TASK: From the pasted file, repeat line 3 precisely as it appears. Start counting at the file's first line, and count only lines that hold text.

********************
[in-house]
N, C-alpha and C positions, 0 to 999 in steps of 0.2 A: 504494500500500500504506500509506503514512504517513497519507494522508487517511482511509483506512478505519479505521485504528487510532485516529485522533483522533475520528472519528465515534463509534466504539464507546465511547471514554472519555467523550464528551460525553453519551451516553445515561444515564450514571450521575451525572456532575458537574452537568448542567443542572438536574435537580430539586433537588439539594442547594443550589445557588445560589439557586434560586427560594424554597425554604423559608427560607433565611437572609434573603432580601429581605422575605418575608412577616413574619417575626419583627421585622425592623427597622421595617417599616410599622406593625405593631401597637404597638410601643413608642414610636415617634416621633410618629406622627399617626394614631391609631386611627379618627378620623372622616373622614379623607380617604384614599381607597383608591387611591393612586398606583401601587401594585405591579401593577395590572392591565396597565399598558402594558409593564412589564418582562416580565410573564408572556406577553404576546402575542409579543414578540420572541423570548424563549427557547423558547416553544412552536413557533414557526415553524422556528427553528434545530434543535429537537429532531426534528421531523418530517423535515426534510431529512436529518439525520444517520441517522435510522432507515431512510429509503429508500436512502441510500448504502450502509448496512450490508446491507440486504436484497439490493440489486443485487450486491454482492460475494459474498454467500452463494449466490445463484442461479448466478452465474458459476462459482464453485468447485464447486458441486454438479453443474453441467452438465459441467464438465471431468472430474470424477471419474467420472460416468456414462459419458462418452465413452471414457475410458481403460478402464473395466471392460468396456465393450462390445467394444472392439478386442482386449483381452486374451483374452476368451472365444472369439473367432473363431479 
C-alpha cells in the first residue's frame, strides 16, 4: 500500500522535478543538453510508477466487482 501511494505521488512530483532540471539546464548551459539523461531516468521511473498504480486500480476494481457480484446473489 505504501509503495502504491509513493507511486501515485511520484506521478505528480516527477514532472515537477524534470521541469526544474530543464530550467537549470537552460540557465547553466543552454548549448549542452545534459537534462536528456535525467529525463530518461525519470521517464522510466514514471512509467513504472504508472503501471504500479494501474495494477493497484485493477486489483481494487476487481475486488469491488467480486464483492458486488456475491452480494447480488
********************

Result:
C-alpha cells in the first residue's frame, strides 16, 4: 500500500522535478543538453510508477466487482 501511494505521488512530483532540471539546464548551459539523461531516468521511473498504480486500480476494481457480484446473489 505504501509503495502504491509513493507511486501515485511520484506521478505528480516527477514532472515537477524534470521541469526544474530543464530550467537549470537552460540557465547553466543552454548549448549542452545534459537534462536528456535525467529525463530518461525519470521517464522510466514514471512509467513504472504508472503501471504500479494501474495494477493497484485493477486489483481494487476487481475486488469491488467480486464483492458486488456475491452480494447480488